One approach that is rooted primarily in the digital humanities is to remodel humanistic activity on the model of scientific groups and grants. I have no problem with learning from the sciences especially from their practices of collaborative groups. But the fetish for "grand challenges" while understandable from a tactical fundraising perspective ignores important parts of the purpose of the humanities and interpretive social sciences--particularly their relationships to ethics in the process of scholarship.
What I think is a far more interesting and challenging idea was raised by Eileen Joy in a post at the Medieval Studies blog In the Middle.
Joy's starting point, to be clear, is a diagnosis of a bleak future. As she puts it:
The university as a publicly-supported institution [in all of it various forms, from the Ivy League school to the community college] has long served as a critical site for some of the most important humanistic-scientific-technological-etc. innovations in human history, while it has also fostered the value and practice of lifelong learning, of critical thought, of experimentation, of open and perpetually unsettled inquiry, to what might be called the arts of everyday life. And I don't believe this institution is just going to disappear in some sort of cataclysm, although I would place my money on some severe, austere diminishments in the near future.
Joy's account of this likely "severe" and "austere" diminution is familiar: MOOCs, reduction in public financing, worsening working condition for faculty--especially non-tenure track faculty--loss of control over our work through increasing corporate control of intellectual products, etc.
In response, Joy proposes a greater attention to those spaces outside of the university where intellectually creativity flourishes:
The fact of the matter is -- whether we inhabit student desks, tenure lines, adjunct positions, or post-graduate/never-graduate somewhere-other-than-here positions -- now might be the time to take a bit more seriously alternative spaces [which might never be "permanent" or "institutional"] for learning, for inquiry, and for knowledge-culture production.
But at the same time as she advocates this dispersive set of spaces, she also suggests something that cuts in a different direction. Against the generalized, if true, claim that we develop communicative and analytic skills, Joy calls attention to the specificity of the fields that we engage in:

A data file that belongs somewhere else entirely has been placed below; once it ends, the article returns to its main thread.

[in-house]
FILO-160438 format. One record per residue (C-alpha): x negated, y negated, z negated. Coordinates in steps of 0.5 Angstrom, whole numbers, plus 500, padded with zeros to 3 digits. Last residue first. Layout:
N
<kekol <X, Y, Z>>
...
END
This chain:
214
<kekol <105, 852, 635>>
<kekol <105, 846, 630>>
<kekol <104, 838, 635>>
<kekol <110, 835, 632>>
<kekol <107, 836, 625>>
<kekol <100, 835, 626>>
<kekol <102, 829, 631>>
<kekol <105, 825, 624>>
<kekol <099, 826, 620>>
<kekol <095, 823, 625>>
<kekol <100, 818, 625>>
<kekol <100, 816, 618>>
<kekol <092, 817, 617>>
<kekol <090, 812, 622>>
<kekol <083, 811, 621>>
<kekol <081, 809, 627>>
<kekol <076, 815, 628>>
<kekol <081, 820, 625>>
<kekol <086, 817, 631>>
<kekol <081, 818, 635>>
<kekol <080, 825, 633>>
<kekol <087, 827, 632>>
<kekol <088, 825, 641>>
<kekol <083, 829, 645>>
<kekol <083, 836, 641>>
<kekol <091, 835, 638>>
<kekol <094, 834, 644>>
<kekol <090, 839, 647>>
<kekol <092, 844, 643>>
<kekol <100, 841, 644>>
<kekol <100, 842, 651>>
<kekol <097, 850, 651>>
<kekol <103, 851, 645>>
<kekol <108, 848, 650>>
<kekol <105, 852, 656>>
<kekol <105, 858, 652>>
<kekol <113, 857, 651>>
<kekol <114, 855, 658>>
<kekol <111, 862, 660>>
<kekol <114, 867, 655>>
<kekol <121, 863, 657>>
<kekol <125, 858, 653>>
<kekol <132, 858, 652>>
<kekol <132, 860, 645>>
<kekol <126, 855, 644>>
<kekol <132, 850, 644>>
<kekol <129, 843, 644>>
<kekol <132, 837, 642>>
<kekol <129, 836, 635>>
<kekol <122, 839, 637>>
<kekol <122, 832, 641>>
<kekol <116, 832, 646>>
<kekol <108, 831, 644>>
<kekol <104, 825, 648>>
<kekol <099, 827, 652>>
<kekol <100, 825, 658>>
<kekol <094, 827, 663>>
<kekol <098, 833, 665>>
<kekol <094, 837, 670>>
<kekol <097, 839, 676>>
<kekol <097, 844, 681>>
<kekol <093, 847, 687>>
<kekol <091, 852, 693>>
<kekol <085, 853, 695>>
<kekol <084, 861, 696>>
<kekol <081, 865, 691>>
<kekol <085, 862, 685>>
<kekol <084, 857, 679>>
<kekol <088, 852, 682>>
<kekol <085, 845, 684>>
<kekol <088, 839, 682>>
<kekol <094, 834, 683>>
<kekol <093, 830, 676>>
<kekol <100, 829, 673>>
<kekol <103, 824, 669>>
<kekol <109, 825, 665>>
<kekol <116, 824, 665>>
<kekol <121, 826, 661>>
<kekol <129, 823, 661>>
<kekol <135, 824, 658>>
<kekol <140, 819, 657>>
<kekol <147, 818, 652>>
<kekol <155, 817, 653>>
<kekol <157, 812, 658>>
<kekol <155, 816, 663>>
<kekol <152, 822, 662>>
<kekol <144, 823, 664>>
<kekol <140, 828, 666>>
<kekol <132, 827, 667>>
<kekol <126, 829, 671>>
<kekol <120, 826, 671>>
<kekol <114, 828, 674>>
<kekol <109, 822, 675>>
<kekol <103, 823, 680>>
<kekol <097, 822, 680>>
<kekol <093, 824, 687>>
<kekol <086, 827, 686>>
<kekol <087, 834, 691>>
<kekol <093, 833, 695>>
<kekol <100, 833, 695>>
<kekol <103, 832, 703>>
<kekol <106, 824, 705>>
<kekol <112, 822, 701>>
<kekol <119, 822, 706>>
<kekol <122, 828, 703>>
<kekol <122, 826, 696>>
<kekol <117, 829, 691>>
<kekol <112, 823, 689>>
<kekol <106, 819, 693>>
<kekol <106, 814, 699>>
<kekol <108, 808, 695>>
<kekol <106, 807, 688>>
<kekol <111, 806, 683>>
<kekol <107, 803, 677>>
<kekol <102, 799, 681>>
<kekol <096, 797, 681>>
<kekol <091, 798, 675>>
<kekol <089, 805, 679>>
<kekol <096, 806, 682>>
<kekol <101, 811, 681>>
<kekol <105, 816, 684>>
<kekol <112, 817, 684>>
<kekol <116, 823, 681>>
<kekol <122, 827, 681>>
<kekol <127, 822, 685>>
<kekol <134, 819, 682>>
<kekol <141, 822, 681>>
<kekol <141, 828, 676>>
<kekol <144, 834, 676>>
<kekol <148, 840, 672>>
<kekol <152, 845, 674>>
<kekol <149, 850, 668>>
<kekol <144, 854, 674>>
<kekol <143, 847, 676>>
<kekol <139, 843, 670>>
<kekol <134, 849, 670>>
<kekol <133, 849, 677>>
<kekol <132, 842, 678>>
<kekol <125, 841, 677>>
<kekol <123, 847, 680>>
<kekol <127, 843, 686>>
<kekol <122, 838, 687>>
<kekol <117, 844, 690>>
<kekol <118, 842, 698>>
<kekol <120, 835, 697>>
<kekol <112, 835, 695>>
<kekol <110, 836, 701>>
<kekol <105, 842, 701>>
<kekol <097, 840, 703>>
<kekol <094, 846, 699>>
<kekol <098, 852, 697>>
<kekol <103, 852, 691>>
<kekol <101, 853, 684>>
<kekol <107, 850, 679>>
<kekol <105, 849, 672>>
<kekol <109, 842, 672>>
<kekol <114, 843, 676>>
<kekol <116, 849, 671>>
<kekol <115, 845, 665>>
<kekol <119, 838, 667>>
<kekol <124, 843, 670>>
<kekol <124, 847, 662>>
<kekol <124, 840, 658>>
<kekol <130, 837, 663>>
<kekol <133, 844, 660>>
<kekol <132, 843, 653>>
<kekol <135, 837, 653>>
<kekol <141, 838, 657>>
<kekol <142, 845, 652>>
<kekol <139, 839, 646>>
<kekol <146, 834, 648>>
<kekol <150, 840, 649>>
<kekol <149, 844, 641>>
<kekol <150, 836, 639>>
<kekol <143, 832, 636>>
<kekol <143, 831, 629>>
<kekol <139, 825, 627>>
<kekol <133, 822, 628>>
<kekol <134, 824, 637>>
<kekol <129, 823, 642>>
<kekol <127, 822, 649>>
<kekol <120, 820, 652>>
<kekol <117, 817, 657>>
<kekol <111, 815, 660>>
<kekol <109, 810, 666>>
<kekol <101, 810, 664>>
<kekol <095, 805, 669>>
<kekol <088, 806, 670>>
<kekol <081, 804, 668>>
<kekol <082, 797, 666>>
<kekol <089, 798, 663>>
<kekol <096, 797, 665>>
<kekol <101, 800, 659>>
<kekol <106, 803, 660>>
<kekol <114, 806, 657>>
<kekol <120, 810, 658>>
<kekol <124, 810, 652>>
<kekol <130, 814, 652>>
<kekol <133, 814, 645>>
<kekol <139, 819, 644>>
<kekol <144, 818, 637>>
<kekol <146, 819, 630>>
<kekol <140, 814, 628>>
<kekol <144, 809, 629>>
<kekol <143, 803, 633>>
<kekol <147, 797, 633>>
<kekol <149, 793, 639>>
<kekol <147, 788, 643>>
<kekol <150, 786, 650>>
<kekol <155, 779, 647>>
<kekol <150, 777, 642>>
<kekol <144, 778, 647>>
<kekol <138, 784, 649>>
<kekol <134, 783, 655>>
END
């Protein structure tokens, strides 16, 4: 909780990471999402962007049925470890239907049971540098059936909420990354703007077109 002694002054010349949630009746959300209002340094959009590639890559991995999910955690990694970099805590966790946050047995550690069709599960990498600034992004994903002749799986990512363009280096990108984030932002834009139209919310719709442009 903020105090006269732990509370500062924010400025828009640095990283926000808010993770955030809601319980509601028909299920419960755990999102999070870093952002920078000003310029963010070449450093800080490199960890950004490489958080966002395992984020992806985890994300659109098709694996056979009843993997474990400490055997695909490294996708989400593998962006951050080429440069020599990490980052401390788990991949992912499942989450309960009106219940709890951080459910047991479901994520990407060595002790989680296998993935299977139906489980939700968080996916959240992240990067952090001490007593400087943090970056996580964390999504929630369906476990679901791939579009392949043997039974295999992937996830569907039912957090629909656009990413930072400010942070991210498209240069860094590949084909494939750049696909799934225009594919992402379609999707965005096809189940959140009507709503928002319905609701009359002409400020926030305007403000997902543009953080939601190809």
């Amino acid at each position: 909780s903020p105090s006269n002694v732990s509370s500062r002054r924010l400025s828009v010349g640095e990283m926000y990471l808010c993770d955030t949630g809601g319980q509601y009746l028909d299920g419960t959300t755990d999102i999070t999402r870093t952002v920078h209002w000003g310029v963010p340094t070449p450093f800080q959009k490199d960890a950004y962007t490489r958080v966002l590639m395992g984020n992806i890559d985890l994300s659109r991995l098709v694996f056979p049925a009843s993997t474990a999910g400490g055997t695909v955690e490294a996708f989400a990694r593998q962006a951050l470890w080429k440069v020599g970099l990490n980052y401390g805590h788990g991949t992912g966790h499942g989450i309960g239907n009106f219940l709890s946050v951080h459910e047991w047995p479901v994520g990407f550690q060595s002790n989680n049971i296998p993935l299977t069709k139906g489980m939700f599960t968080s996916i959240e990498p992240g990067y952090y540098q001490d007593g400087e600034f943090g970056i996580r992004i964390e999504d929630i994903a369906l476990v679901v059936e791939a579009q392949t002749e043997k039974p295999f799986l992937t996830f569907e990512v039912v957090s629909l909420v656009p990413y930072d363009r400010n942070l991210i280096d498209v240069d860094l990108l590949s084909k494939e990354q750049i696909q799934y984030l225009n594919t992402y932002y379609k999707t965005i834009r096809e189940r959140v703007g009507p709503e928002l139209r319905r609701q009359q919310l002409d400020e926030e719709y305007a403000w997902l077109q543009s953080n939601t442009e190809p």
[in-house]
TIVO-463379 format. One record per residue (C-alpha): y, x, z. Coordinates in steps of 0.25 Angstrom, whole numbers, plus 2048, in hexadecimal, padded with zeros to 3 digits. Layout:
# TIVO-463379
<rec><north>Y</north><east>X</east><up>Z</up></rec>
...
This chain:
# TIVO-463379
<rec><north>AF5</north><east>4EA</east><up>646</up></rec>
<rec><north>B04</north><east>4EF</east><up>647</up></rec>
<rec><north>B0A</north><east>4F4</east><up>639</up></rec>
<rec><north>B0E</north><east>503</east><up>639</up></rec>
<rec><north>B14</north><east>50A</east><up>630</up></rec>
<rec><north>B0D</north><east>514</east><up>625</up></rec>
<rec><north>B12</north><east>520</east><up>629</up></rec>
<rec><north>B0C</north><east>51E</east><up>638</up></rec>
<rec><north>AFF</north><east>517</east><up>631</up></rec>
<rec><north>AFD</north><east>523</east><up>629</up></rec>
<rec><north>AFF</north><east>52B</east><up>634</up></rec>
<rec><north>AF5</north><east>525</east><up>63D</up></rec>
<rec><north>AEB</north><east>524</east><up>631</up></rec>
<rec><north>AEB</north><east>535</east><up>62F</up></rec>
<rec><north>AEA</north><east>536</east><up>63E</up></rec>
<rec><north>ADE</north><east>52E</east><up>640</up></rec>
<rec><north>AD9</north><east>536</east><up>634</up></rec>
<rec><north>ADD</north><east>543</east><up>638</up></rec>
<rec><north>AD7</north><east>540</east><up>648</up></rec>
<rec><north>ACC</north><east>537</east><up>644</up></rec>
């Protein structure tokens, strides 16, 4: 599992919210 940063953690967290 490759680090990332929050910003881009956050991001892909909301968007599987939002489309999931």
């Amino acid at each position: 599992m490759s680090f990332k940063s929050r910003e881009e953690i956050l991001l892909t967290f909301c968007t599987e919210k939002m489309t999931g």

At the same time, we insist on perversely-hopefully laying claim to specific subject areas -- medieval studies, for example -- as collocations of objects and trajectories of thought that we desire to hold close to us, while also placing them in certain perpetual tensions with everything else [even ourselves]. Forms of thinking matter, and there is no need to discard anything. Every area requires special curators and we should seek to increase the ranks of those, for this is a matter of the care as well as of the increase of knowledge.
"Curating" is, of course, a complex term. It harks back to churches and curates; it has an unavoidable ring of the spiritual. But in this context, and despite Joy's training as a medievalist, I take its reference to be to the curating that takes place in museums and libraries as well as congregations. Although Joy's post mostly emphasizes the creation of new spaces outside the university (like Punctum Books for instance) it seems to me that curating may be a way to rethink our practices within universities and colleges and also a way to think about the relationships between what we do in our institutions and what we might do outside our institutions.
Two preliminary points are crucial here: first is the acknowledgment that we are drawn to particular areas because of the issues or ideas embedded there (and not because it would make us good readers or contextualizers) and the second that the knowledge that we produce is itself worth defending because of the insights it brings to the world. The humanities cannot survive as a simple set of capacities; it must defend its claims to knowledge and to think through the dimensions of that knowledge and its production.
As Joy notes, we tend--despite whatever commitments to method or theory we have--to take our specific research subjects seriously and personally. To actually curate our fields today, though, means doing more than simply teaching or writing about them. Despite (or perhaps because of) the growth of digital capacity, the basic infrastructure of humanistic knowledge is being dissected: libraries cannot buy enough new books, journals and university presses are under intense financial pressure (and UC's open access policy will not help here), departments are being closed, fewer and fewer faculty are being hired on the tenure track.
All of this is well known of course.